How should the law handle a battered spouse who commits a criminal offense at the behest of an abusive partner? Such cases often fail to meet the elements of duress – the battering spouse’s demand can be menacing without communicating an explicit threat, for instance, or a prosecutor might argue that the battered spouse is at fault by staying with the abusive spouse. Nevertheless, some courts have allowed the use of battered spouse testimony to help prove that the battered spouse feared an imminent threat, that such a fear was reasonable, and that a “learned helplessness” prevented the spouse from escaping.
Model Penal Code
Duress is a defense under MPC 2.09(1) if the defendant: (1) was compelled to act by the use or threatened use of force upon him or another person (this threat need not have actually been made, as long as the defendant reasonably believes it was made), and (2) a reasonable person in the same situation would not have been able to resist the coercion. Duress is not available if the defendant recklessly put himself in the situation where coercion was likely. If the defendant negligently put himself in the position, the duress defense is available unless negligence is sufficient to establish guilt for the charged offense.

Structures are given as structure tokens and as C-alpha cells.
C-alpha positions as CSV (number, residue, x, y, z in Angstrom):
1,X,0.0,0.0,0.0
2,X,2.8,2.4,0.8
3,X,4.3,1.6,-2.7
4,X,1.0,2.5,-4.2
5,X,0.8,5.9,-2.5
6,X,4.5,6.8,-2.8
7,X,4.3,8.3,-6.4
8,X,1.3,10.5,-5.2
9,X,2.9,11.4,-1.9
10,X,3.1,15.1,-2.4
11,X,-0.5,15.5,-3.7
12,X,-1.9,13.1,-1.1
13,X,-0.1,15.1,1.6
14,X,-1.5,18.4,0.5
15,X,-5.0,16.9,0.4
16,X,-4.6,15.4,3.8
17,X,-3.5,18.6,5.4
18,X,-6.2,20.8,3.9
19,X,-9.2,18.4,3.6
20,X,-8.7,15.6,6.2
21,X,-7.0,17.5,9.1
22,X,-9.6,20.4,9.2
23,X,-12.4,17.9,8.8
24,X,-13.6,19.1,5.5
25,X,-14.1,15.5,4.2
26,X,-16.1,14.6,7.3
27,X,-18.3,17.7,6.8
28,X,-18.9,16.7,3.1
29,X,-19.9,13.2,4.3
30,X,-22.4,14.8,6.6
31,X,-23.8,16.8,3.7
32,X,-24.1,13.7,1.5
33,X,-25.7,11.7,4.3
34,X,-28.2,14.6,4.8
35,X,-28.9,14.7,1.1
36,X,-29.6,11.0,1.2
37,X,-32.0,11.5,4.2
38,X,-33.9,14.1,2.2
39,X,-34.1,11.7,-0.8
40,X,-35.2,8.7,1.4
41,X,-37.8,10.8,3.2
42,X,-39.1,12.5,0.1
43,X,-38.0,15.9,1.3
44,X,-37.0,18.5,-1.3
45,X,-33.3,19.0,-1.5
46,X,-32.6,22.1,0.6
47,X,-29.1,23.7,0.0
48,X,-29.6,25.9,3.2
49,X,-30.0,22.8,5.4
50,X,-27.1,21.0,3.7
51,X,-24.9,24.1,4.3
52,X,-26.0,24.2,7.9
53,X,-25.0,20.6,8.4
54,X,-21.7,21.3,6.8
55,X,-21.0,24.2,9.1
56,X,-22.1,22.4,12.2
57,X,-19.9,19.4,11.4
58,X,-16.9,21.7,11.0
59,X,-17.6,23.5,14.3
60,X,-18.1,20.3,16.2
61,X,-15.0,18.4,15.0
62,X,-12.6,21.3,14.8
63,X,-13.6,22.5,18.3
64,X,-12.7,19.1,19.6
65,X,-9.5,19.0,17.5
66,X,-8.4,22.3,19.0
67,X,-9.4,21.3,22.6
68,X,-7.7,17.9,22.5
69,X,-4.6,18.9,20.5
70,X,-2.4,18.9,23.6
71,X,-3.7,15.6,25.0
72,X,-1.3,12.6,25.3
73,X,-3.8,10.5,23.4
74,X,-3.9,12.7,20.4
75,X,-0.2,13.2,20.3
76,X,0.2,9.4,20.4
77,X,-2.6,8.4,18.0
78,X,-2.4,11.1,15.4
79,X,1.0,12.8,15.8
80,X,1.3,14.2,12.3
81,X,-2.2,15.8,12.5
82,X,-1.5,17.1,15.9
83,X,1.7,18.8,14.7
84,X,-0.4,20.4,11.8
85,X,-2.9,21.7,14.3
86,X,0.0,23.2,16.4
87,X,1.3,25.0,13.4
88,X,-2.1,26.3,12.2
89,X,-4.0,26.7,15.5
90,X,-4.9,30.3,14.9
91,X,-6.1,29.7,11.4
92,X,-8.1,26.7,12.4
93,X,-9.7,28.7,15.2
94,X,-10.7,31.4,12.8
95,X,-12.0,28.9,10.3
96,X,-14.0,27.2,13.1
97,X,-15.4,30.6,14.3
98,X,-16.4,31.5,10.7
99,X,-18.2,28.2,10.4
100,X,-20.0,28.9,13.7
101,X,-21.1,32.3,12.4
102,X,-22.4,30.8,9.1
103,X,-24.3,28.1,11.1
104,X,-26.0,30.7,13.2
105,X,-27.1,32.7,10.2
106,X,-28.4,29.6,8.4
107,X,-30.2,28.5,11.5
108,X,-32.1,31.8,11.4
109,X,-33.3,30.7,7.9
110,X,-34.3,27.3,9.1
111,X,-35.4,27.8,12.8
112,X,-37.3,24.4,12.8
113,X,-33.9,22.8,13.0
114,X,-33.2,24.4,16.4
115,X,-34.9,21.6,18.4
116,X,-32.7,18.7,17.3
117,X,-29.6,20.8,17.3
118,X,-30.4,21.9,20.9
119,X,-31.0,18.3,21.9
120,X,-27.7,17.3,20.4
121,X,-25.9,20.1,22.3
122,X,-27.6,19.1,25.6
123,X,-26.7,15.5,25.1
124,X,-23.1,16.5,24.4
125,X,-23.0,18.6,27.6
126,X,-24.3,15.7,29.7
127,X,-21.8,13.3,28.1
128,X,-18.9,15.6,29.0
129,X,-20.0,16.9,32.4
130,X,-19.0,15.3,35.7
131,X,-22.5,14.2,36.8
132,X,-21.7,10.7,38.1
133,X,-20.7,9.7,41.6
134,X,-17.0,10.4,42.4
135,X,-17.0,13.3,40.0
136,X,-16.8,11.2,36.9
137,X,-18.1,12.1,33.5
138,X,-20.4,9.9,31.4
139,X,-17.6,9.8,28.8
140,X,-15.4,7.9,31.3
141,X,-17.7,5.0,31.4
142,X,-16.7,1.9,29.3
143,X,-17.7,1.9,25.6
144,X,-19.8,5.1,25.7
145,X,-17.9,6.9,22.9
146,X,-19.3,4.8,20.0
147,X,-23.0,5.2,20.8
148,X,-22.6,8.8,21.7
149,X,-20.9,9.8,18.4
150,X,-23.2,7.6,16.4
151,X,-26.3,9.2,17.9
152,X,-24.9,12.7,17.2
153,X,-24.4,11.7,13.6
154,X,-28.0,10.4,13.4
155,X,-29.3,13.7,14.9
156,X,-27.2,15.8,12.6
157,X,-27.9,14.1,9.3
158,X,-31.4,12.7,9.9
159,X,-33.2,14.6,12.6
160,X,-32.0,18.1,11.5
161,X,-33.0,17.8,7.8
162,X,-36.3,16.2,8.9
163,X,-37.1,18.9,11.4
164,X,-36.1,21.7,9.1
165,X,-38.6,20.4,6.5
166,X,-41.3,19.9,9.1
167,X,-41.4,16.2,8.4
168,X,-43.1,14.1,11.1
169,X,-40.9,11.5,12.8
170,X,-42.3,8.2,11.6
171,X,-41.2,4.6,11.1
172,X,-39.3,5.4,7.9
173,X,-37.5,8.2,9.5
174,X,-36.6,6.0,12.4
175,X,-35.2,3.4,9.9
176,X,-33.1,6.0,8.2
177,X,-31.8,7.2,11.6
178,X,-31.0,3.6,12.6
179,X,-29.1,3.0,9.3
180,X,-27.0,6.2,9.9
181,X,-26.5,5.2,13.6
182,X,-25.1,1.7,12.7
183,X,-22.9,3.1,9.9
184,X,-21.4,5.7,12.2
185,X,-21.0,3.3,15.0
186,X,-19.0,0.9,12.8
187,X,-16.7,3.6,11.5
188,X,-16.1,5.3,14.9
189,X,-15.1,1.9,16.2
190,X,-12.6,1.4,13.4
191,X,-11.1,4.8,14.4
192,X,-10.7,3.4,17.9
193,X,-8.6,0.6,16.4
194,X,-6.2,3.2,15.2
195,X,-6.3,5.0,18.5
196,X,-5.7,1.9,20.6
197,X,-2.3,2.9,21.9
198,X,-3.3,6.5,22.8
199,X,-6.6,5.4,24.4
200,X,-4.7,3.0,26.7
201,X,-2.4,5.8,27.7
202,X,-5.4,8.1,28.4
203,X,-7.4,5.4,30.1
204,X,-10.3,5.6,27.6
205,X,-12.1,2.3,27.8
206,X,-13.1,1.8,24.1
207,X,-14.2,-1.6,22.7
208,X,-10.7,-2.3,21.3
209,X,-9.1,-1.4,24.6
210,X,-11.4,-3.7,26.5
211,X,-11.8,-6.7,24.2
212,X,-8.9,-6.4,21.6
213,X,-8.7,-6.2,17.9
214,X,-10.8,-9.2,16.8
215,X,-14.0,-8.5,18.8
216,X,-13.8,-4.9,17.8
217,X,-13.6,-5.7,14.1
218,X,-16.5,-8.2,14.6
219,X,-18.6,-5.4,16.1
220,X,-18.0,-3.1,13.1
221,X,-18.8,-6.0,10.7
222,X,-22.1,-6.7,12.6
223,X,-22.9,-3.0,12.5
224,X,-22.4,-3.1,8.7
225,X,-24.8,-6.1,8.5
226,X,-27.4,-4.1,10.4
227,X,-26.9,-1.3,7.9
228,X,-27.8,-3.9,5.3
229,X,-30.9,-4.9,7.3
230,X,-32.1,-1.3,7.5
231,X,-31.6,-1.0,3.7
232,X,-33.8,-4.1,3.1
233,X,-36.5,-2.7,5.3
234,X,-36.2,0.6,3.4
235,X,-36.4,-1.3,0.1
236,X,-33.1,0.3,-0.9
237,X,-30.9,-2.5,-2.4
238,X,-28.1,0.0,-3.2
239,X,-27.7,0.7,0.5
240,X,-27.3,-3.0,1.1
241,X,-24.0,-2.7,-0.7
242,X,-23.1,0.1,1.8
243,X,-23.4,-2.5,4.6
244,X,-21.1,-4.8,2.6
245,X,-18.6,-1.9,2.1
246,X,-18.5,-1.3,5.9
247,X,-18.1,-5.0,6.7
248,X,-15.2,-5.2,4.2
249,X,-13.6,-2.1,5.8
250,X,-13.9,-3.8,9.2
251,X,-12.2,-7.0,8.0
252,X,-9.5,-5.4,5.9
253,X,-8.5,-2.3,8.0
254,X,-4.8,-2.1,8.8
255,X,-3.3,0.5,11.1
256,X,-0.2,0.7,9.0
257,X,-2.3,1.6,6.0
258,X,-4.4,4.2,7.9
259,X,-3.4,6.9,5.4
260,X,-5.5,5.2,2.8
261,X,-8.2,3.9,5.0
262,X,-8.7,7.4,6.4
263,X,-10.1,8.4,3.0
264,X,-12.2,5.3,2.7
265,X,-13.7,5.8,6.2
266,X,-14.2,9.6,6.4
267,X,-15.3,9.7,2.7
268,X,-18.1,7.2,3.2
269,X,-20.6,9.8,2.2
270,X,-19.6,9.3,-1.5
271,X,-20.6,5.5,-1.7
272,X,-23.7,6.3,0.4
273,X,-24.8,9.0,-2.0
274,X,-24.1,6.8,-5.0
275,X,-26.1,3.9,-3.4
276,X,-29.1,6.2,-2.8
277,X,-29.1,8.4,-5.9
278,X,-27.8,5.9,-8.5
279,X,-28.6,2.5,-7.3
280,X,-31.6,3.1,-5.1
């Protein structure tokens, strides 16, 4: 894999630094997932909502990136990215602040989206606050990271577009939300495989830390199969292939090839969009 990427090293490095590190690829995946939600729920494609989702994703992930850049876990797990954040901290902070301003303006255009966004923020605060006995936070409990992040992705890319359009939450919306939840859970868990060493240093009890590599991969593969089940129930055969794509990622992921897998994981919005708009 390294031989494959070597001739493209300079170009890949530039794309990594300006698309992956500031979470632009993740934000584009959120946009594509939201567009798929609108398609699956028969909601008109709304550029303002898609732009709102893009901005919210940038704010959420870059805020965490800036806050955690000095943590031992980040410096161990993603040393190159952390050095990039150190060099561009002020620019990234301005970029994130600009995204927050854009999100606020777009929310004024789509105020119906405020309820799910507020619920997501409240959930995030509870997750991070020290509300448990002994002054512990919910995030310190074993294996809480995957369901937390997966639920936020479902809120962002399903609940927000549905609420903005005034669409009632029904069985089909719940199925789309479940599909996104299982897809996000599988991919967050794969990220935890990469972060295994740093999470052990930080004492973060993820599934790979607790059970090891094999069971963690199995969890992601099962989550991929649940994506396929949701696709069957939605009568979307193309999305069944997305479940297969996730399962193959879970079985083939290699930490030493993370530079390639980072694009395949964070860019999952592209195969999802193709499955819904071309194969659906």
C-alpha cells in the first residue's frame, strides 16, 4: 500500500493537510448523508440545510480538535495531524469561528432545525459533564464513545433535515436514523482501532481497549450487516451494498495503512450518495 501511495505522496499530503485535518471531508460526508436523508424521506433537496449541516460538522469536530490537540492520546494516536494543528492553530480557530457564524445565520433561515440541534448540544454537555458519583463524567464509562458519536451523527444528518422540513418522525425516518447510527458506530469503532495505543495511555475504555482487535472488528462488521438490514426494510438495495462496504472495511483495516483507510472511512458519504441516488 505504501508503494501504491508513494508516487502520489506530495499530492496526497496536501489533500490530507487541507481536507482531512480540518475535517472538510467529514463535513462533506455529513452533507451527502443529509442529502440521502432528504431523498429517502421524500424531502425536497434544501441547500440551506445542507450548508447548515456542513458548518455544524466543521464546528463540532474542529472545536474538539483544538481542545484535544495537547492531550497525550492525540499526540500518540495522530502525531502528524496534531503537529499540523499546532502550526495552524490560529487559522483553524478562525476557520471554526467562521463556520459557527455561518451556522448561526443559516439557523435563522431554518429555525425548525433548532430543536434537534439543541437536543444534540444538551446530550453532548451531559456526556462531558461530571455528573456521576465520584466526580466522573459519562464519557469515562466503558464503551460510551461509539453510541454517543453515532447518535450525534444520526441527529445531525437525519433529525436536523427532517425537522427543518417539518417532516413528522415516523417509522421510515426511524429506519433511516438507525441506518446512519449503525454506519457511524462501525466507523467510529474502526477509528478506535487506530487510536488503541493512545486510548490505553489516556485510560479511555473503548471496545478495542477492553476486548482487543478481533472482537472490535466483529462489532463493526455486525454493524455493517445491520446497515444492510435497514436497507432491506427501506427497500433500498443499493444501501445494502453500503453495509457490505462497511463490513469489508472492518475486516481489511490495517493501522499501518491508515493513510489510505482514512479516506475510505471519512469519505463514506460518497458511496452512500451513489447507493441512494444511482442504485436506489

The Model Penal Code duress defense differs from the common law defense in three ways: (1) it abandons the imminence and deadly force requirements; (2) it permits a duress defense in homicide cases; and (3) the threatened individual need not be the defendant or a member of the defendant’s family for the defense to apply. The Model Penal Code duress is similar to common law in that it only applies to threats arising from human sources, and it only applies if the threat is to a human body (as opposed to an economic or social threat).
Model Penal Code duress can apply if the use or threatened use of force causes the defendant to act criminally, even if that action was not the coercer’s intent. For example, a prison inmate can argue duress if he escaped because of fear resulting from another inmate’s threat of murder. The Model Penal Code does not recognize a “situational duress” claim.